5) Challenging Chores

Keep moving your kids up on the chore ladder; they don't have to be stuck with the same chore for life. What makes a chore that much more satisfying is an element of a challenge. Show your kids step-by-step how to complete a more difficult task. For example, throwing scraps into the trash could advance to taking out the garbage. Watering the flowers can turn into pulling the weeds out of the garden.

Before you know it, they'll be out of the house and take the responsibility they've developed into college. Keep encouraging your kids, give them praise, and make sure you can keep track of the chores being done on time.

And please, show them how to do their own laundry before they leave.


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  • Cute Rachael! I have prepped my kids for "spring" cleaning this weekend (wall scrubbing, closet cleaning, toy sorting, donation bins started, cabinet/drawer organizing, weed pulling, garage sweeping etc..) and I am getting nothing but complaints this entire week from my 13 and 7 year old. My 13 year old blurted, "We get paid right?" and my 7 year old blurted, "if we don't, we are like slaves, having to do all this work"... lol. It's their built up mess for not doing it when they were supposed to! They love a super clean and organized home but only if I do it. All they see from me expecting their help this weekend is abusive child labor..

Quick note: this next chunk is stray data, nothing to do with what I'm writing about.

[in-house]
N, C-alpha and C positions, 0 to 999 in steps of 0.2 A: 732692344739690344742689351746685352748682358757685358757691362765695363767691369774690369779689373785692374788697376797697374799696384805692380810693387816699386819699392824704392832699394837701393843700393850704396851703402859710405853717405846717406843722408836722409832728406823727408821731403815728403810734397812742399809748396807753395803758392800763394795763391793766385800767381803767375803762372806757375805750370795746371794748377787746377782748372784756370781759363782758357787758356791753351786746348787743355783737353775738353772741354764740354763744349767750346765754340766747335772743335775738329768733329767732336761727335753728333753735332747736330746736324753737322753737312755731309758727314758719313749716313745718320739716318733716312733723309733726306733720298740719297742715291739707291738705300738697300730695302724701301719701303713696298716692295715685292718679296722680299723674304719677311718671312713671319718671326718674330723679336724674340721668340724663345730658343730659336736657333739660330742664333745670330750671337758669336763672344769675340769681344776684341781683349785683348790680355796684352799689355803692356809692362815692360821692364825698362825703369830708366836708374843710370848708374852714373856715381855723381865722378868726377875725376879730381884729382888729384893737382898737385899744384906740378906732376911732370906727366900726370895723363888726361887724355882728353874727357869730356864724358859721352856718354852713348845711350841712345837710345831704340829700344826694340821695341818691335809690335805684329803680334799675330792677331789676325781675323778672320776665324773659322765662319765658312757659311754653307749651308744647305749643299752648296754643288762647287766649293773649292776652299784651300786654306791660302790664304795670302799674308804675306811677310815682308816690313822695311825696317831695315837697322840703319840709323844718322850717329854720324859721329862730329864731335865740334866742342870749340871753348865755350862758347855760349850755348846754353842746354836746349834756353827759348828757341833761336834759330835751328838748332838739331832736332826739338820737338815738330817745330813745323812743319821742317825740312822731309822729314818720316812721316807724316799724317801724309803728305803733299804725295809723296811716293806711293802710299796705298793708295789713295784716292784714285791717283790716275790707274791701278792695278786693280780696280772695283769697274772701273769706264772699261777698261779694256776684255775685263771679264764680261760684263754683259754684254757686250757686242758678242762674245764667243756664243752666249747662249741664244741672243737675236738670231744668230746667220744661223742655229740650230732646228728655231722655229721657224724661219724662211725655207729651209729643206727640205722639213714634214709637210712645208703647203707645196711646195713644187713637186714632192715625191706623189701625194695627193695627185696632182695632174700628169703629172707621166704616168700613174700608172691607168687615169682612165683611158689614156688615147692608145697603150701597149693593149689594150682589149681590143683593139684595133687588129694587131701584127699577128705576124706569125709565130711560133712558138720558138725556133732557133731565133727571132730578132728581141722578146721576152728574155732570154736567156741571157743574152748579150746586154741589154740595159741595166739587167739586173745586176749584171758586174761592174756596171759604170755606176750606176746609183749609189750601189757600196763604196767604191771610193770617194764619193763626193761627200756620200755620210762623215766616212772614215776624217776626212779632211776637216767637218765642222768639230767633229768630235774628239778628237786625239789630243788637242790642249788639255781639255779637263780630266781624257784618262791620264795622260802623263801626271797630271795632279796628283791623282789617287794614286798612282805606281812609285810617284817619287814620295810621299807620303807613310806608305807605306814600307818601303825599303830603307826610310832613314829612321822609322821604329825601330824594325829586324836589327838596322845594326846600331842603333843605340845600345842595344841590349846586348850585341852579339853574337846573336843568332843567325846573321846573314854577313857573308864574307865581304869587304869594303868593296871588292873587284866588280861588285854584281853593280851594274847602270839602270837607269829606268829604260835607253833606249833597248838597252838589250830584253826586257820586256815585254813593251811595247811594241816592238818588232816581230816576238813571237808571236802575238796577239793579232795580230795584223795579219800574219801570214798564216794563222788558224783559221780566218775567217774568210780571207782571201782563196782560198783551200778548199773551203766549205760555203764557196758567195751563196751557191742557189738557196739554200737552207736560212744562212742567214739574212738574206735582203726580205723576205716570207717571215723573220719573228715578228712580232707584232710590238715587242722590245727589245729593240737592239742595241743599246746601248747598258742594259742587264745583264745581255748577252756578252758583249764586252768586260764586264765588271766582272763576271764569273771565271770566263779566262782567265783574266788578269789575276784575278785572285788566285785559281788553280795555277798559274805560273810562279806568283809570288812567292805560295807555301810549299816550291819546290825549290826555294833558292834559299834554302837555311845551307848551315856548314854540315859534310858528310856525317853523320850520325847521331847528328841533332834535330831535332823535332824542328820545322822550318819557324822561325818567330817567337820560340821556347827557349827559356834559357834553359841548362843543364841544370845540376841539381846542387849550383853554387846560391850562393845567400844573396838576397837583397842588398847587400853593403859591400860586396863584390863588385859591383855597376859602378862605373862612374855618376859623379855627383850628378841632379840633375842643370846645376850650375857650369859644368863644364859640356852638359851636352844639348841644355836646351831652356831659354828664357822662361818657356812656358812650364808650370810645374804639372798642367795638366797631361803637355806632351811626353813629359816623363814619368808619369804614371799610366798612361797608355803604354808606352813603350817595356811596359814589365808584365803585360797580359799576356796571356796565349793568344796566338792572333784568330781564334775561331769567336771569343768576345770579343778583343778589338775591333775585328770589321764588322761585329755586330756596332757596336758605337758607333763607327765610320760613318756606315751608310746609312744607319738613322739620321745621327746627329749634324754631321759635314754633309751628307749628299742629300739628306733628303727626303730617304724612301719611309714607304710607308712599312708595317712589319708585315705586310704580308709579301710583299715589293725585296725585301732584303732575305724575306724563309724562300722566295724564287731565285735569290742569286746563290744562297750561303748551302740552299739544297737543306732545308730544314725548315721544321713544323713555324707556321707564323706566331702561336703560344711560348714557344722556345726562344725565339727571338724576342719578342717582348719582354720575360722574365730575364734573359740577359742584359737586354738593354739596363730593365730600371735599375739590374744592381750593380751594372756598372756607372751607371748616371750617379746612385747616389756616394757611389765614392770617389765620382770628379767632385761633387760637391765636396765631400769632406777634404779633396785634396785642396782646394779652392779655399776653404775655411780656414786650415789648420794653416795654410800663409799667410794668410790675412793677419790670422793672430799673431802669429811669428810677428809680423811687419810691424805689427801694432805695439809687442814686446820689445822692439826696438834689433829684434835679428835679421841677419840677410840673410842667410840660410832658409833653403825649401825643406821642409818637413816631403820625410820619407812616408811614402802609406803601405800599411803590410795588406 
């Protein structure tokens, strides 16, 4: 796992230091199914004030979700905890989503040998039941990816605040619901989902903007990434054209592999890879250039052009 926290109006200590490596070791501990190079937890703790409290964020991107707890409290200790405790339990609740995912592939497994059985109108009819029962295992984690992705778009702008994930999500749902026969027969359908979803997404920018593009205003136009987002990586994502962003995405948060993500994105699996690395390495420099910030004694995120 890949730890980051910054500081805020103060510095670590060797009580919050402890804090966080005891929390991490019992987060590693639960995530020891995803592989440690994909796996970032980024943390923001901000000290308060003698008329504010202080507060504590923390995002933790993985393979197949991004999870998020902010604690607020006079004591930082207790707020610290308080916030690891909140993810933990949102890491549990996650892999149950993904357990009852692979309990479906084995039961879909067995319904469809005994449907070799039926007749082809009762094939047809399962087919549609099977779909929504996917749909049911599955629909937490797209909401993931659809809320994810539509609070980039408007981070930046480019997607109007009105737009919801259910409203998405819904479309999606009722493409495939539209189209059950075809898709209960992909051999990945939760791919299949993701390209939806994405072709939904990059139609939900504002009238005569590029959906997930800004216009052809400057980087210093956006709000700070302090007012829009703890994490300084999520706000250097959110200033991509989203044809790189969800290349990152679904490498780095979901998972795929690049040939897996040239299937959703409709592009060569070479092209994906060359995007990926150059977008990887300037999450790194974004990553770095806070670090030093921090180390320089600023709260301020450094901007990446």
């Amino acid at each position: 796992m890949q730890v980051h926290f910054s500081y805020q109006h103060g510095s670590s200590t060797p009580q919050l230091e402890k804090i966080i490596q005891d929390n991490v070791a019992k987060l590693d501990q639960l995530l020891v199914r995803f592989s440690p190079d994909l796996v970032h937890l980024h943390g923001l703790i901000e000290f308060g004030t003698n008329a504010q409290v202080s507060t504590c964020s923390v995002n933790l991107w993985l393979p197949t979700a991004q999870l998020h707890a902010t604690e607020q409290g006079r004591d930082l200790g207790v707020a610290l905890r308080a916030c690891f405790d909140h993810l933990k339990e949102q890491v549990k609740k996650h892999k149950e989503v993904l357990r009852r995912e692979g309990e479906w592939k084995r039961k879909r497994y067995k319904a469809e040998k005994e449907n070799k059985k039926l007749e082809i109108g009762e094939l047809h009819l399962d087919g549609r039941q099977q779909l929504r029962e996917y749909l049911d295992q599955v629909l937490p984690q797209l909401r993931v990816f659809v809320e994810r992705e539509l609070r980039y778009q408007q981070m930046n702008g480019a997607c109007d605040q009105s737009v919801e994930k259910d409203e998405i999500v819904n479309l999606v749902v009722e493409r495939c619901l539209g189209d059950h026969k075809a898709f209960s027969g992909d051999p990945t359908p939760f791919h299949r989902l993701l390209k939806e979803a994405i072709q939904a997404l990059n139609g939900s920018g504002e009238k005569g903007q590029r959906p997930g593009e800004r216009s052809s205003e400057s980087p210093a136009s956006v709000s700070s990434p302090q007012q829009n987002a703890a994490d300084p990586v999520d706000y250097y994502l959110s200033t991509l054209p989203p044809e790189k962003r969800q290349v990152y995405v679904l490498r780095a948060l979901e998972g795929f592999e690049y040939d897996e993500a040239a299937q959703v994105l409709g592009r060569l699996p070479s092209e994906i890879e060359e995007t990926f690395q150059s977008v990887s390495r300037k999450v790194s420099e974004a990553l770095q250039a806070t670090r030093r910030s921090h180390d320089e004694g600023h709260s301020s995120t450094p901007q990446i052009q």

• Haha, I love the responses from them, too funny! Those complaints should hopefully die down once they get into the routine. I remember the awful feeling I had when my sister and I were introduced to chores. Hopefully over time it doesn't seem as much of a big deal to them. :)